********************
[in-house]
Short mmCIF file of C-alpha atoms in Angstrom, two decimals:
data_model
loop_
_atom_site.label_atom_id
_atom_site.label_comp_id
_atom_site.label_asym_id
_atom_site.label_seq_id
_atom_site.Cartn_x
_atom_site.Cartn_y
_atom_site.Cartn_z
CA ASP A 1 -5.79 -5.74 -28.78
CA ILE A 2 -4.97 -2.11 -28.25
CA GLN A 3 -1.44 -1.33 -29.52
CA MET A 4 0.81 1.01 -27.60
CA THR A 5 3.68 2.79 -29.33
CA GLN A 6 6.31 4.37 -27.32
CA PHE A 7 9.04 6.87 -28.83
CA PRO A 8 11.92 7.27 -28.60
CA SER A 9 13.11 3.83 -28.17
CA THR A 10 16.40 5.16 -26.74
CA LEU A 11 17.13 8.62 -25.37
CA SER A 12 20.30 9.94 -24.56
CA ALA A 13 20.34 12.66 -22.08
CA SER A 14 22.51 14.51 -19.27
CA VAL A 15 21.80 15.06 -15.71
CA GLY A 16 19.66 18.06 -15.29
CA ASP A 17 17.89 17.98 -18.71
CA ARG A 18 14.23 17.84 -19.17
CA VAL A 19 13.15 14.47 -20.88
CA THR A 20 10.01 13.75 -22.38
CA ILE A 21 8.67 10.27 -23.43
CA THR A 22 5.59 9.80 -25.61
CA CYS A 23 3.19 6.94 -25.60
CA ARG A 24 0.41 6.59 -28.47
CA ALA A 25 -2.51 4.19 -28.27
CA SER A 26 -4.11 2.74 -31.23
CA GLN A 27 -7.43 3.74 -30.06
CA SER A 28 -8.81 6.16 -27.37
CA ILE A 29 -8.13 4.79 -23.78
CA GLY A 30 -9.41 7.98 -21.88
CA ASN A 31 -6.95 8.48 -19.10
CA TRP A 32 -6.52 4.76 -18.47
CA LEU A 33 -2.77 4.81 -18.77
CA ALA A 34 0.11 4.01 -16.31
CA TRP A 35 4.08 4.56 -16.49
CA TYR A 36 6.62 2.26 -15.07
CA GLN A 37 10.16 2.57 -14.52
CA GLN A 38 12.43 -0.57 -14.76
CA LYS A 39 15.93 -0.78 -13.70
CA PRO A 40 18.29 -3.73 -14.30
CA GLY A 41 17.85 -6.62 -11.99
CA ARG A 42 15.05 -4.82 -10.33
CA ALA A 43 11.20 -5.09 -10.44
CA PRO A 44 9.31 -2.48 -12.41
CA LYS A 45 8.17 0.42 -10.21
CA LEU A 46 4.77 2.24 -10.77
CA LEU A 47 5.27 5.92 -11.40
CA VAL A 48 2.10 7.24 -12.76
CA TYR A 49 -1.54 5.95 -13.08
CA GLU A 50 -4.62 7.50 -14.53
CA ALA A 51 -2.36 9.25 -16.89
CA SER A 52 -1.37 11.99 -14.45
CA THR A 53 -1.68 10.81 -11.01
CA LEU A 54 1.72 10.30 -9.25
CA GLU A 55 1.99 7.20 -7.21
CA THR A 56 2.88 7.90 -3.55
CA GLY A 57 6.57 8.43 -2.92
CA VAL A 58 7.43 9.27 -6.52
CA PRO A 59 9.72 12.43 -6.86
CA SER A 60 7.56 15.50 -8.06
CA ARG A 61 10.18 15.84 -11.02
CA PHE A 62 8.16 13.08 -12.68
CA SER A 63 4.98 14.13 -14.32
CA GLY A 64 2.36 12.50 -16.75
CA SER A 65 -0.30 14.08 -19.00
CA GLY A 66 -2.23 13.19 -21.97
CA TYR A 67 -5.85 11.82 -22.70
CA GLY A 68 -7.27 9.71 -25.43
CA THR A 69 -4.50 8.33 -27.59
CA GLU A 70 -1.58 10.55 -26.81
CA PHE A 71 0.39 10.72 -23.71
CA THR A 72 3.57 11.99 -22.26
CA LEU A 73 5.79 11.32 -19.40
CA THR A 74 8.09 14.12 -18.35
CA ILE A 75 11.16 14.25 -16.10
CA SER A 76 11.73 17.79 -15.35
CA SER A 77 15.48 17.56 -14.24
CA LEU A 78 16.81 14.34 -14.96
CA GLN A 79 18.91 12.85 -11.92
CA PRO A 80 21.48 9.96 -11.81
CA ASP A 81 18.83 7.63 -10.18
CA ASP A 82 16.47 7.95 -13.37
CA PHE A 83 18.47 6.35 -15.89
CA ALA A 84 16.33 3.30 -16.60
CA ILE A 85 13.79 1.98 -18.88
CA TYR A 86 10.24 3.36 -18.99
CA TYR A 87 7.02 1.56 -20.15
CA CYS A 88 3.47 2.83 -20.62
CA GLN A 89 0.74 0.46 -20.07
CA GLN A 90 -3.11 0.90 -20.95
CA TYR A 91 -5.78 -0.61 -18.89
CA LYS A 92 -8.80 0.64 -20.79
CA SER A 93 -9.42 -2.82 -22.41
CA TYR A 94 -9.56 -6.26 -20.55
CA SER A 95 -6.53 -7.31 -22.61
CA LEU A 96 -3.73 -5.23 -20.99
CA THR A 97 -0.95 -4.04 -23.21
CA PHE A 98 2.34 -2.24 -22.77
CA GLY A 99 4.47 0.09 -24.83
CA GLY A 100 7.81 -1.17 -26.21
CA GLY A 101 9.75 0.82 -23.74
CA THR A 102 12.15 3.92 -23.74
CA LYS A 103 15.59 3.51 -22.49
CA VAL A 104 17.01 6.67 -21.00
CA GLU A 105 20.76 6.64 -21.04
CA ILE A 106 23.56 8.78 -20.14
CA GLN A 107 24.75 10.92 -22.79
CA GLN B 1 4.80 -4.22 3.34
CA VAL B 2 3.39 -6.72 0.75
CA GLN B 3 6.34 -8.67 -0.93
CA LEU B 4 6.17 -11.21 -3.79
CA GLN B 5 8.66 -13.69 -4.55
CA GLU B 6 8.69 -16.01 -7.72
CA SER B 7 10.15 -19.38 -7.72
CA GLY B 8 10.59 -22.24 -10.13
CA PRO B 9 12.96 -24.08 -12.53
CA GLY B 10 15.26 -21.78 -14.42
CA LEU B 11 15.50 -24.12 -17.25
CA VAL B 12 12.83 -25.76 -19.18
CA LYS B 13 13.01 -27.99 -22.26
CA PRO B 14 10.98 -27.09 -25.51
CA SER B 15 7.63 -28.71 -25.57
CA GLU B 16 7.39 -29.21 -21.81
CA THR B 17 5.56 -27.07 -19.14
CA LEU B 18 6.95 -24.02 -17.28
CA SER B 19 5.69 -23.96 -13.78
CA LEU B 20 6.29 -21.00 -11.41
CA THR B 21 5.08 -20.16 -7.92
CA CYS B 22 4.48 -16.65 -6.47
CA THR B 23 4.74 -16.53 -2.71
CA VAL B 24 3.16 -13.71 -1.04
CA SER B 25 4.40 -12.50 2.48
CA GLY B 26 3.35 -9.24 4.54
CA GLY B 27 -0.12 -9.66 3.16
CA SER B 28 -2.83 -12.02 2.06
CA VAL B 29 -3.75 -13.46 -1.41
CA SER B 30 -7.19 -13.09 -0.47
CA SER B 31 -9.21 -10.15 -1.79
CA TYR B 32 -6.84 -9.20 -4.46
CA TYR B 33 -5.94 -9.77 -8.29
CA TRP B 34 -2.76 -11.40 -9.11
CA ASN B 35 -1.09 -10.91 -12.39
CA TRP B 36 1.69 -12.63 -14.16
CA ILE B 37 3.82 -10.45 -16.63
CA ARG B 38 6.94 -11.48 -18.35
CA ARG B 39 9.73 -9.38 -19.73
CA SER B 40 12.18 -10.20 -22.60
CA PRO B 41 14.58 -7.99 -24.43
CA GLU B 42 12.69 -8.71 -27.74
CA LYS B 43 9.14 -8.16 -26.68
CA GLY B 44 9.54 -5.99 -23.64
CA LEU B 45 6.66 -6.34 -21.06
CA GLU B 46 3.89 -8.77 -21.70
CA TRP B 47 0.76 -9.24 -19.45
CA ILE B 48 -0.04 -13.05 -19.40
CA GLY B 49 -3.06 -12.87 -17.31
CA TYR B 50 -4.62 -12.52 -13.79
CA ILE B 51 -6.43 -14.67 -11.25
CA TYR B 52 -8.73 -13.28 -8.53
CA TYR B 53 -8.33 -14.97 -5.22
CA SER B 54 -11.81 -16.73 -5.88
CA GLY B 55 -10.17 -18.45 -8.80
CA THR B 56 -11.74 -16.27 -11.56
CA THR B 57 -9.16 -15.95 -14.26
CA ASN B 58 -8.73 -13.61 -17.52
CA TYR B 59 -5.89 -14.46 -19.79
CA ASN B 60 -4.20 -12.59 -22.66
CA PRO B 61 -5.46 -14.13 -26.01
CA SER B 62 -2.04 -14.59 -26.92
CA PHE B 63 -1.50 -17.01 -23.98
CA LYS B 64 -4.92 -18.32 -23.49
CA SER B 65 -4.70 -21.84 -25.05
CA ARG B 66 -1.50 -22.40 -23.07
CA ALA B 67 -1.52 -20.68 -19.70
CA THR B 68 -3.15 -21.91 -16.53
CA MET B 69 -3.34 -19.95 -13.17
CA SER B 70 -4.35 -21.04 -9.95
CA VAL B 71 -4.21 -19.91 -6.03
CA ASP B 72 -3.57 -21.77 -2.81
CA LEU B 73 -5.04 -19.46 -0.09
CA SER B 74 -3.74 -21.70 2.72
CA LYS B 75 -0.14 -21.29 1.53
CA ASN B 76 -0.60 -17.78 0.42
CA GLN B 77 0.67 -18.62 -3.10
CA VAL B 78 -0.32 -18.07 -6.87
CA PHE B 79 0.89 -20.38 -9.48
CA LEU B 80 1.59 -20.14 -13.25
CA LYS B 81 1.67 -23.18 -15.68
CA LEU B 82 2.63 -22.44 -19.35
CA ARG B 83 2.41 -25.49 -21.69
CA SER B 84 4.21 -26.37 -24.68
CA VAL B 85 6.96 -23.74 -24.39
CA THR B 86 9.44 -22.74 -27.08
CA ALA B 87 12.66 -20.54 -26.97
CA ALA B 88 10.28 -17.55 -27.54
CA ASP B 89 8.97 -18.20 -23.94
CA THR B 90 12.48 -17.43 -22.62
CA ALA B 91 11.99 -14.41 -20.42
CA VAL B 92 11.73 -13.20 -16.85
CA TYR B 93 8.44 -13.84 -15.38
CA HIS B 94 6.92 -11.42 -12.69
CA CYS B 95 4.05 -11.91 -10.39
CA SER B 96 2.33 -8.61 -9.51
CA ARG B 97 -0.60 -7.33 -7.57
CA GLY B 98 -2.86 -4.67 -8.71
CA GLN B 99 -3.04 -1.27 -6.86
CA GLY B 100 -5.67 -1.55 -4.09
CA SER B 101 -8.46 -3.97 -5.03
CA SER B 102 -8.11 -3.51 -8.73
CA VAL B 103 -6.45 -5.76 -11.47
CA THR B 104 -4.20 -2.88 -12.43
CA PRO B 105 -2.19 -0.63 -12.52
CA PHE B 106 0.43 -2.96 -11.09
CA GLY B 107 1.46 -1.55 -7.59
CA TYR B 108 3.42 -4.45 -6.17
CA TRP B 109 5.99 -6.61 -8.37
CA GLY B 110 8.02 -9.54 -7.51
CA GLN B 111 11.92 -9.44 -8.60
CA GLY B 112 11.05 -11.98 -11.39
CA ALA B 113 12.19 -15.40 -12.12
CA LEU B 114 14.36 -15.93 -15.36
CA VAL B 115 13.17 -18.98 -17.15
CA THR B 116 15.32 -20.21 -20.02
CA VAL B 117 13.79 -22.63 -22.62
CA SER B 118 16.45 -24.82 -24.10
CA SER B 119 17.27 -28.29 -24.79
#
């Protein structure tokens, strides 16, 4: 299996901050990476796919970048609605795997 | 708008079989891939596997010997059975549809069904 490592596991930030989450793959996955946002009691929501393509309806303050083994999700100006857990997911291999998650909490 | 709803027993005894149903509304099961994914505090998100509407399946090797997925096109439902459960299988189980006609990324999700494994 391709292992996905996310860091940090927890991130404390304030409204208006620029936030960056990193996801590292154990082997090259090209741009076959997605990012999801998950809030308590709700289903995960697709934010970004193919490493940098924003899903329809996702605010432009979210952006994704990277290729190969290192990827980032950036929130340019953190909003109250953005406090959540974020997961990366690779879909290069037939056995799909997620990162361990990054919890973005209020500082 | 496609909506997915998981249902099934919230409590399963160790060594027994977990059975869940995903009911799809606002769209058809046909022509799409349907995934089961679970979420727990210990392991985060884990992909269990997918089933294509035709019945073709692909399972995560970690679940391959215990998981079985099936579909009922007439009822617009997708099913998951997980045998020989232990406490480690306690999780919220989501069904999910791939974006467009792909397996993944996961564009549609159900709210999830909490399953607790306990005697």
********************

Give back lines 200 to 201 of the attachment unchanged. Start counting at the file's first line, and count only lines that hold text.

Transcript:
CA LEU B 82 2.63 -22.44 -19.35
CA ARG B 83 2.41 -25.49 -21.69